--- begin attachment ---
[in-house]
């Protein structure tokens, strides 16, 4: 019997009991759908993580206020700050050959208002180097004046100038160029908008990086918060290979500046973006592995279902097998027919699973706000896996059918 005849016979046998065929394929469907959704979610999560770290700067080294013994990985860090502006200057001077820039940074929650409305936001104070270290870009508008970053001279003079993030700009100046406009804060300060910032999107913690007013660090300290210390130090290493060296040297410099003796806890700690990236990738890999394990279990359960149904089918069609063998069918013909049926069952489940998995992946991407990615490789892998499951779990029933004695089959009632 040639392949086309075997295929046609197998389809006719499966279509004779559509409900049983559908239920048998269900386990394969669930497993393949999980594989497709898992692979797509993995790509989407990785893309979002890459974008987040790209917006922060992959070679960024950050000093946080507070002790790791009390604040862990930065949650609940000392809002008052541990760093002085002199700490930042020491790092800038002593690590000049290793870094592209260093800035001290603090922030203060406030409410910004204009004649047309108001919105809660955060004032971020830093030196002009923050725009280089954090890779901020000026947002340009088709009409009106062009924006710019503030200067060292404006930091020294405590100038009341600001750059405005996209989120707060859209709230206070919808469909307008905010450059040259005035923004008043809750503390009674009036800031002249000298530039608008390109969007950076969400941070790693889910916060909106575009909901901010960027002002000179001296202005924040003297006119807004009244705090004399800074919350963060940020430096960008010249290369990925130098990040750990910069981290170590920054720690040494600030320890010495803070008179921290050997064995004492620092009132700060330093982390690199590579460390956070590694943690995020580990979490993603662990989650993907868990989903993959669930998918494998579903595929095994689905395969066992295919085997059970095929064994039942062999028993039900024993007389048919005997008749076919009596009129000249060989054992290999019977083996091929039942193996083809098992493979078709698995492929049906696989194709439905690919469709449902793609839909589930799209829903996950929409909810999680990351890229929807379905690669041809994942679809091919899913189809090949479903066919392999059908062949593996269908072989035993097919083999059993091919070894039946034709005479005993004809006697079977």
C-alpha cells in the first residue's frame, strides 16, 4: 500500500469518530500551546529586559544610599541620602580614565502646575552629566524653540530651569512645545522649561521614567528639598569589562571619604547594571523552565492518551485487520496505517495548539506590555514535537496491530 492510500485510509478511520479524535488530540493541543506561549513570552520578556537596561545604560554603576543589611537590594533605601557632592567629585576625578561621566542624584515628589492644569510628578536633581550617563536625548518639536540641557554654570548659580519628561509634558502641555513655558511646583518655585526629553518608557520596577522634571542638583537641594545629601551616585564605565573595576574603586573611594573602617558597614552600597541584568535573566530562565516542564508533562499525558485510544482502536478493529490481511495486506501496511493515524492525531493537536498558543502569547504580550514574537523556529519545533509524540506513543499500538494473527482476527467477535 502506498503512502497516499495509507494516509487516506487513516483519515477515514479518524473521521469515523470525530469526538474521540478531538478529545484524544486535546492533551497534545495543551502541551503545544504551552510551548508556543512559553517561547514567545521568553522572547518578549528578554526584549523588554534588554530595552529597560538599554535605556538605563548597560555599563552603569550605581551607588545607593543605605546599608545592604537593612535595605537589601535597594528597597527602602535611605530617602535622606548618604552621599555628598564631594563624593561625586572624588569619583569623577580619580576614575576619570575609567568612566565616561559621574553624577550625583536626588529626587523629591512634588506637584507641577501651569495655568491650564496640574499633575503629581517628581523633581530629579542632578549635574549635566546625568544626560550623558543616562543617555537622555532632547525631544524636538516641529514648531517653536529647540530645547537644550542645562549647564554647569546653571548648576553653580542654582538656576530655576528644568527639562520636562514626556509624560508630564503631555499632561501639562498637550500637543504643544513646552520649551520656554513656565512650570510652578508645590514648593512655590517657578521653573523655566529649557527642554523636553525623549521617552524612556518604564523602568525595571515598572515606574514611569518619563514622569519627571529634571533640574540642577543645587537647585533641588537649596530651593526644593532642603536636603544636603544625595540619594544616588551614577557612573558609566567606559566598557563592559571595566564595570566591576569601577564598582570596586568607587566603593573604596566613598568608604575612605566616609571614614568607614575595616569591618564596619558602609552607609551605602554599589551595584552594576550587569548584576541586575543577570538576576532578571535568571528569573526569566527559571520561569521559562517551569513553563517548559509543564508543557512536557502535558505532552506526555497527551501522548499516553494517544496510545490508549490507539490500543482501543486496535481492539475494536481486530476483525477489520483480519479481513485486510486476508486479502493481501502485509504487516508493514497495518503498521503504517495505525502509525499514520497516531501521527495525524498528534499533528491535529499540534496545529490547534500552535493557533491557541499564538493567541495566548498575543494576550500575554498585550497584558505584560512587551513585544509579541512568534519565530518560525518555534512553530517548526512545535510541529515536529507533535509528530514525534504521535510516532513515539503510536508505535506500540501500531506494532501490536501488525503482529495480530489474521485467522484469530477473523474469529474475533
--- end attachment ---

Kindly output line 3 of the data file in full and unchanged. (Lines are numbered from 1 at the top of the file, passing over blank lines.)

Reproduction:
C-alpha cells in the first residue's frame, strides 16, 4: 500500500469518530500551546529586559544610599541620602580614565502646575552629566524653540530651569512645545522649561521614567528639598569589562571619604547594571523552565492518551485487520496505517495548539506590555514535537496491530 492510500485510509478511520479524535488530540493541543506561549513570552520578556537596561545604560554603576543589611537590594533605601557632592567629585576625578561621566542624584515628589492644569510628578536633581550617563536625548518639536540641557554654570548659580519628561509634558502641555513655558511646583518655585526629553518608557520596577522634571542638583537641594545629601551616585564605565573595576574603586573611594573602617558597614552600597541584568535573566530562565516542564508533562499525558485510544482502536478493529490481511495486506501496511493515524492525531493537536498558543502569547504580550514574537523556529519545533509524540506513543499500538494473527482476527467477535 502506498503512502497516499495509507494516509487516506487513516483519515477515514479518524473521521469515523470525530469526538474521540478531538478529545484524544486535546492533551497534545495543551502541551503545544504551552510551548508556543512559553517561547514567545521568553522572547518578549528578554526584549523588554534588554530595552529597560538599554535605556538605563548597560555599563552603569550605581551607588545607593543605605546599608545592604537593612535595605537589601535597594528597597527602602535611605530617602535622606548618604552621599555628598564631594563624593561625586572624588569619583569623577580619580576614575576619570575609567568612566565616561559621574553624577550625583536626588529626587523629591512634588506637584507641577501651569495655568491650564496640574499633575503629581517628581523633581530629579542632578549635574549635566546625568544626560550623558543616562543617555537622555532632547525631544524636538516641529514648531517653536529647540530645547537644550542645562549647564554647569546653571548648576553653580542654582538656576530655576528644568527639562520636562514626556509624560508630564503631555499632561501639562498637550500637543504643544513646552520649551520656554513656565512650570510652578508645590514648593512655590517657578521653573523655566529649557527642554523636553525623549521617552524612556518604564523602568525595571515598572515606574514611569518619563514622569519627571529634571533640574540642577543645587537647585533641588537649596530651593526644593532642603536636603544636603544625595540619594544616588551614577557612573558609566567606559566598557563592559571595566564595570566591576569601577564598582570596586568607587566603593573604596566613598568608604575612605566616609571614614568607614575595616569591618564596619558602609552607609551605602554599589551595584552594576550587569548584576541586575543577570538576576532578571535568571528569573526569566527559571520561569521559562517551569513553563517548559509543564508543557512536557502535558505532552506526555497527551501522548499516553494517544496510545490508549490507539490500543482501543486496535481492539475494536481486530476483525477489520483480519479481513485486510486476508486479502493481501502485509504487516508493514497495518503498521503504517495505525502509525499514520497516531501521527495525524498528534499533528491535529499540534496545529490547534500552535493557533491557541499564538493567541495566548498575543494576550500575554498585550497584558505584560512587551513585544509579541512568534519565530518560525518555534512553530517548526512545535510541529515536529507533535509528530514525534504521535510516532513515539503510536508505535506500540501500531506494532501490536501488525503482529495480530489474521485467522484469530477473523474469529474475533